Capacitor across B+ and the input signal on the primary of the output transformer - diyAudio
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Old 3rd October 2015, 06:15 PM   #1
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Default Capacitor across B+ and the input signal on the primary of the output transformer

Hey guys. Sorry if I worded that title wrong. My question is what is the purpose of the capacitor across the primary side of the output transformer which is used on some amps, this one for example:

Look at that 3,3n capacitor on the output transformer. What does it do? What happens if it gets removed? Can it be a source of muffled sound in an amp?

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Old 3rd October 2015, 07:48 PM   #2
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Do a search for "conjunctive filter".
Safe to remove and listen for different sound - listen/scope for oscillation tho'.
Putting a small cap across the 82R resistor might help unmuffle your sound.
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Old 3rd October 2015, 09:29 PM   #3
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The cap removes transformer ringing. In HIFI it is supposed to be sized such that it removes high frequencies. If it is oversized, it could affect the audio range as well.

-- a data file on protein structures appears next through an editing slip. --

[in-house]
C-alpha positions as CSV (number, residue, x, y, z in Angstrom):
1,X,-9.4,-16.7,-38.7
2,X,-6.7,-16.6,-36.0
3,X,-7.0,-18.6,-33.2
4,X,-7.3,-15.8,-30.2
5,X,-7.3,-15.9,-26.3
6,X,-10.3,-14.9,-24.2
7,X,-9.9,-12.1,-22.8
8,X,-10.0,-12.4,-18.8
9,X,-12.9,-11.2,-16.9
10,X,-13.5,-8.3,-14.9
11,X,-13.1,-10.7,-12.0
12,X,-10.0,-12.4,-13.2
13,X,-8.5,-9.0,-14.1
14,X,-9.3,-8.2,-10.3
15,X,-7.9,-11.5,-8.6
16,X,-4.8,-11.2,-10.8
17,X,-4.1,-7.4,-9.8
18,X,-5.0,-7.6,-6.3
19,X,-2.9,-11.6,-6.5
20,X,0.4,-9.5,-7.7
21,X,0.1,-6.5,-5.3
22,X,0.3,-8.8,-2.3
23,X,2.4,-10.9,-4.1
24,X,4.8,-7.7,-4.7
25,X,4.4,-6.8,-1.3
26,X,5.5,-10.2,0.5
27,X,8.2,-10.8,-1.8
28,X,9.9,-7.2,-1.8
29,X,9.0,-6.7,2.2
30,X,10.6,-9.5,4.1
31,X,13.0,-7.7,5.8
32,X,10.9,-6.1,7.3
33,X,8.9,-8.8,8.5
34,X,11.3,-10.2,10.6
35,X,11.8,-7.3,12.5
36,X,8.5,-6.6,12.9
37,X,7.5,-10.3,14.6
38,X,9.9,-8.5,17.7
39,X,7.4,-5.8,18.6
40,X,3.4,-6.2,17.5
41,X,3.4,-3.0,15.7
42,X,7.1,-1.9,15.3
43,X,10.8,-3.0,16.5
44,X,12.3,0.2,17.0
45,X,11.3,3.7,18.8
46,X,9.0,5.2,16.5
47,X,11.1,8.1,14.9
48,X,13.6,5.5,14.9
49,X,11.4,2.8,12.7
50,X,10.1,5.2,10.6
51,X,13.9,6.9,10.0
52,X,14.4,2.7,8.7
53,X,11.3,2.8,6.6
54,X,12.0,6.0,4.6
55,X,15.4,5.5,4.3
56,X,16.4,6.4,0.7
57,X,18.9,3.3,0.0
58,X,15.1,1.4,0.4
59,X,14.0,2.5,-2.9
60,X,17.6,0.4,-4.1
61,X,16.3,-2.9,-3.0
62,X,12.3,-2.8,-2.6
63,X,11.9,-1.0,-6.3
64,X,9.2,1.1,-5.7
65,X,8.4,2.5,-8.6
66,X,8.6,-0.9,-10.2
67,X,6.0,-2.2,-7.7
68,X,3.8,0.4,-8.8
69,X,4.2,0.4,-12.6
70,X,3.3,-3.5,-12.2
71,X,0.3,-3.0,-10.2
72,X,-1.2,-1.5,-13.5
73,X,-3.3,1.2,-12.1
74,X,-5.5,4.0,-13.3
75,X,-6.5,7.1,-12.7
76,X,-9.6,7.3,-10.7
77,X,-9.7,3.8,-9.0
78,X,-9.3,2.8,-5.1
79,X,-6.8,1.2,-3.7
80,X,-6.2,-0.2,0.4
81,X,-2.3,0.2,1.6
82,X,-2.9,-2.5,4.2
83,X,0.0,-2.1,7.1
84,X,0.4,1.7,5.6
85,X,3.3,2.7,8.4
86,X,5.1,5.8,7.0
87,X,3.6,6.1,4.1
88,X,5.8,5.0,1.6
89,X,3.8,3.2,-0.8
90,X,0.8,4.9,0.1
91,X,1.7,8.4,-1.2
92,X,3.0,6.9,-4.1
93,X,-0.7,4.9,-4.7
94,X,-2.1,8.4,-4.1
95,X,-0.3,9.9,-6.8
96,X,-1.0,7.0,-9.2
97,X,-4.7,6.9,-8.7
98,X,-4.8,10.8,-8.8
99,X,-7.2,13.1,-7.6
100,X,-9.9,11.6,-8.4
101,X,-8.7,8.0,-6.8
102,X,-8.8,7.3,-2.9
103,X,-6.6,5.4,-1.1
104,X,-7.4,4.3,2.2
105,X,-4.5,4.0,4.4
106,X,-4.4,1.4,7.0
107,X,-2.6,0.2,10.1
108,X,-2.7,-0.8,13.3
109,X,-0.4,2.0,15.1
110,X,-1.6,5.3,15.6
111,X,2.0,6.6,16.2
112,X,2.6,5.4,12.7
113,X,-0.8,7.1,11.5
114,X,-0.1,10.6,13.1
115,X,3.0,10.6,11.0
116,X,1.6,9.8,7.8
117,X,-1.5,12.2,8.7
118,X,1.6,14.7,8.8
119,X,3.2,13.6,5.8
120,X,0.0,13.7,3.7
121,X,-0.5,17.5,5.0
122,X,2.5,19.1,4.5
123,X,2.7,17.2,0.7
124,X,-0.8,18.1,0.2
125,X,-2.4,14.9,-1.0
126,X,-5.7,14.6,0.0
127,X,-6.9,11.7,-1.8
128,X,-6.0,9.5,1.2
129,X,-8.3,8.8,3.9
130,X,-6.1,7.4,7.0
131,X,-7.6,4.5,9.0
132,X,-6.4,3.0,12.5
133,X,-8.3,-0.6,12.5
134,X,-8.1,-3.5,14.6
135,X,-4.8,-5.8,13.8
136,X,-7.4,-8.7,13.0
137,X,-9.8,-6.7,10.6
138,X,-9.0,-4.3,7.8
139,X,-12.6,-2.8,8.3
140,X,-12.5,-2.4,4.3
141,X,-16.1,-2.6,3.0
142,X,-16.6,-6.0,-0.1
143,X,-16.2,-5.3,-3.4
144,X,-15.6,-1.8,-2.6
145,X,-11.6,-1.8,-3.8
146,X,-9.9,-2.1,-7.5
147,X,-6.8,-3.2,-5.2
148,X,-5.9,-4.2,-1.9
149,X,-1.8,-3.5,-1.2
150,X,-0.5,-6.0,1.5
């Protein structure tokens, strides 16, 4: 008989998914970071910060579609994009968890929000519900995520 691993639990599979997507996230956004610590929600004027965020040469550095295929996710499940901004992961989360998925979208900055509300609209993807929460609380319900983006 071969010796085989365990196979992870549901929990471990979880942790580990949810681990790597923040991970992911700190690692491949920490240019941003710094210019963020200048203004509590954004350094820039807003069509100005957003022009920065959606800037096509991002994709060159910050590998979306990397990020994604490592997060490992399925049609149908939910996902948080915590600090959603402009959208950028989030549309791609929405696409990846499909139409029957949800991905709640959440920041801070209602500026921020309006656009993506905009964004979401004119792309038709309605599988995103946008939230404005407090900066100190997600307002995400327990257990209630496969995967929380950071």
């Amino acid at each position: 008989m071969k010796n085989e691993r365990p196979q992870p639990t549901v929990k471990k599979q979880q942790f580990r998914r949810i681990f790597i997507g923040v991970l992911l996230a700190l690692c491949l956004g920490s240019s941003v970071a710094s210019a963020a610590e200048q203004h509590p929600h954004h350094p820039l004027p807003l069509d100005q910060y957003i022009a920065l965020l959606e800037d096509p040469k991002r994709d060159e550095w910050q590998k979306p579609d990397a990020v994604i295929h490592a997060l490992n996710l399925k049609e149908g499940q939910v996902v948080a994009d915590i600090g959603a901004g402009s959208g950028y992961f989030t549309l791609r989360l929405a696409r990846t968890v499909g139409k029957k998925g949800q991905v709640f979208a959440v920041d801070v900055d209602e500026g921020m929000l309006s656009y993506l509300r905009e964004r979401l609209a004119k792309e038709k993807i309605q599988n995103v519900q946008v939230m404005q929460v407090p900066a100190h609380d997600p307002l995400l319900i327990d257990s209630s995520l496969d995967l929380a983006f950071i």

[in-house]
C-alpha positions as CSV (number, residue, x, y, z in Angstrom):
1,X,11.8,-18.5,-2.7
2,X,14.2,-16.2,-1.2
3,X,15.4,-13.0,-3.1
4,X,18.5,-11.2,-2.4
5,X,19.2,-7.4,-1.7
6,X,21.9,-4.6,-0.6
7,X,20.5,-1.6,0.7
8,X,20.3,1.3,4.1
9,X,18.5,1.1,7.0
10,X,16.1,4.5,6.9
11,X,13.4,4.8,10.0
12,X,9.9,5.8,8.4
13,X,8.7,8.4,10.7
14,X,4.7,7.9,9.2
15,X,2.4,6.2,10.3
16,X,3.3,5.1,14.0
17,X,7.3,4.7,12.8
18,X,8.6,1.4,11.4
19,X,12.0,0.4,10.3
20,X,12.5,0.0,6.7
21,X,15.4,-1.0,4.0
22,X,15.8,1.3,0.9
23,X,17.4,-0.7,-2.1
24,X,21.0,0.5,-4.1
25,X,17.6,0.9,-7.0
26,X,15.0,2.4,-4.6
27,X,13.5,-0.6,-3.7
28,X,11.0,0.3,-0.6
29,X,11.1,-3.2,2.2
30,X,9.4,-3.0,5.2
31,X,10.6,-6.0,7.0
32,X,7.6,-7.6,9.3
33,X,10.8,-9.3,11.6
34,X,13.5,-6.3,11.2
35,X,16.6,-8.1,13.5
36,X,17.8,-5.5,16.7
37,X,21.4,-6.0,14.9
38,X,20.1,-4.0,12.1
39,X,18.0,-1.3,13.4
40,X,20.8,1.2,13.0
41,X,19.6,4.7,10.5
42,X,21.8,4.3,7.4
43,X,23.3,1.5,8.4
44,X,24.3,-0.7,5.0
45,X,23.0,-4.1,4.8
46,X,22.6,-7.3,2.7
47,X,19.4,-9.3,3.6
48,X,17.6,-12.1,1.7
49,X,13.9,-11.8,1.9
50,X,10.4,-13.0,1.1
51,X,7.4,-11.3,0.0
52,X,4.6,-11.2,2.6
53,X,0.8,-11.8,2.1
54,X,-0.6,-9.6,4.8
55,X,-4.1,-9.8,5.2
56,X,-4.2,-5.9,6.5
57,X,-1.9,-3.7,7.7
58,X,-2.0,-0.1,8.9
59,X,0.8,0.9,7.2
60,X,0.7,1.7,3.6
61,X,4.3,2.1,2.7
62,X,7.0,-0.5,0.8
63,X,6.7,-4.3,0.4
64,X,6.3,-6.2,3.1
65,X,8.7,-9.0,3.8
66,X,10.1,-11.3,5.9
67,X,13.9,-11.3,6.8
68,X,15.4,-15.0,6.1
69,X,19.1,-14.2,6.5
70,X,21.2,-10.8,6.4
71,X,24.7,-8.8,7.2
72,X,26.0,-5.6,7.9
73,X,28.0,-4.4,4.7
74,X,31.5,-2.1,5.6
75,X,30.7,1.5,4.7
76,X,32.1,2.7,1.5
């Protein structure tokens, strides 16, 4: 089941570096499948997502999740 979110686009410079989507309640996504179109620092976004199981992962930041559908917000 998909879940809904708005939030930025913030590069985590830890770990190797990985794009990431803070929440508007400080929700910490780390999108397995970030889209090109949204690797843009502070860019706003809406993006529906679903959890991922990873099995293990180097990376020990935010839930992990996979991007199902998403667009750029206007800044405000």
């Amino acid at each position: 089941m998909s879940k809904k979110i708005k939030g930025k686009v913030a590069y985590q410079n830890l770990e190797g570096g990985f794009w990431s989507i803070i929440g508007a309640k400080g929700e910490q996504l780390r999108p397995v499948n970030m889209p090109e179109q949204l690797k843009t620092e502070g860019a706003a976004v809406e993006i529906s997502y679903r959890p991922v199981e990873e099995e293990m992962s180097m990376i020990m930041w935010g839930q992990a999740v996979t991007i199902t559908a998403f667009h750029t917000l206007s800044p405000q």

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Old 3rd October 2015, 10:16 PM   #4
tomchr is offline tomchr  Canada
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If you do remove the cap, do measure the output with an oscilloscope before connecting the amp to a speaker. The cap is often used to extend the bandwidth or tame the ringing of a cheap output transformer. If you just remove it, the amp may oscillate. Oscillation can happen at supersonic frequencies and destroy your tweeters.

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Old 4th October 2015, 06:26 AM   #5
teemuk is offline teemuk  Finland
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The capacitor "evens" rising inductance of the loudspeaker's voice coil at high frequencies. This in many ways helps to stabilize amp's operation in regards to overall oscillation as is or during "clipping". Preferably you'd fit a series resitor to the cap so that the amp doesn't have to drive "short circuits" at highest frequencies.
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